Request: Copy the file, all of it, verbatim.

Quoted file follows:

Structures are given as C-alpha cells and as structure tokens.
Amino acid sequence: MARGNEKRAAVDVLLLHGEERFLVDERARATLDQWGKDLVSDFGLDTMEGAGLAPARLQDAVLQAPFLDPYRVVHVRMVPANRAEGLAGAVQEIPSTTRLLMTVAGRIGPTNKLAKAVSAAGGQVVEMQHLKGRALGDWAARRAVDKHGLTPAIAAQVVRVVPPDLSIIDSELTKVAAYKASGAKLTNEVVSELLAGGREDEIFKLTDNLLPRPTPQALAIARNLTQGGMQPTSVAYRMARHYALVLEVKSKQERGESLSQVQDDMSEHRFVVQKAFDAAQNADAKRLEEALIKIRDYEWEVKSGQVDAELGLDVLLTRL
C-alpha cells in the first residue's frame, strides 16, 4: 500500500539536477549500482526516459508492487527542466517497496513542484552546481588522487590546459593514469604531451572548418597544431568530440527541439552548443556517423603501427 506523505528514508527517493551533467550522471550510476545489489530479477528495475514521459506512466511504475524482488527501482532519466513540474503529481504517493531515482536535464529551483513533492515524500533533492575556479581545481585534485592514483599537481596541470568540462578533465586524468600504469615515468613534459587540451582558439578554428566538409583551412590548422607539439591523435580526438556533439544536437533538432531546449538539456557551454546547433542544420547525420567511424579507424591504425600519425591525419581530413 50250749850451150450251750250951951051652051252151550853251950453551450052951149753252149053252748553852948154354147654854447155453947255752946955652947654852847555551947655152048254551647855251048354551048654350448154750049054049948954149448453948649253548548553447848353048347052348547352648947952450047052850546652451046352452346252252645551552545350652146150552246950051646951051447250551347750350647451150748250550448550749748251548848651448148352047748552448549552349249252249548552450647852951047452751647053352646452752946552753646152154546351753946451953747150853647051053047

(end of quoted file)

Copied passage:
Structures are given as C-alpha cells and as structure tokens.
Amino acid sequence: MARGNEKRAAVDVLLLHGEERFLVDERARATLDQWGKDLVSDFGLDTMEGAGLAPARLQDAVLQAPFLDPYRVVHVRMVPANRAEGLAGAVQEIPSTTRLLMTVAGRIGPTNKLAKAVSAAGGQVVEMQHLKGRALGDWAARRAVDKHGLTPAIAAQVVRVVPPDLSIIDSELTKVAAYKASGAKLTNEVVSELLAGGREDEIFKLTDNLLPRPTPQALAIARNLTQGGMQPTSVAYRMARHYALVLEVKSKQERGESLSQVQDDMSEHRFVVQKAFDAAQNADAKRLEEALIKIRDYEWEVKSGQVDAELGLDVLLTRL
C-alpha cells in the first residue's frame, strides 16, 4: 500500500539536477549500482526516459508492487527542466517497496513542484552546481588522487590546459593514469604531451572548418597544431568530440527541439552548443556517423603501427 506523505528514508527517493551533467550522471550510476545489489530479477528495475514521459506512466511504475524482488527501482532519466513540474503529481504517493531515482536535464529551483513533492515524500533533492575556479581545481585534485592514483599537481596541470568540462578533465586524468600504469615515468613534459587540451582558439578554428566538409583551412590548422607539439591523435580526438556533439544536437533538432531546449538539456557551454546547433542544420547525420567511424579507424591504425600519425591525419581530413 50250749850451150450251750250951951051652051252151550853251950453551450052951149753252149053252748553852948154354147654854447155453947255752946955652947654852847555551947655152048254551647855251048354551048654350448154750049054049948954149448453948649253548548553447848353048347052348547352648947952450047052850546652451046352452346252252645551552545350652146150552246950051646951051447250551347750350647451150748250550448550749748251548848651448148352047748552448549552349249252249548552450647852951047452751647053352646452752946552753646152154546351753946451953747150853647051053047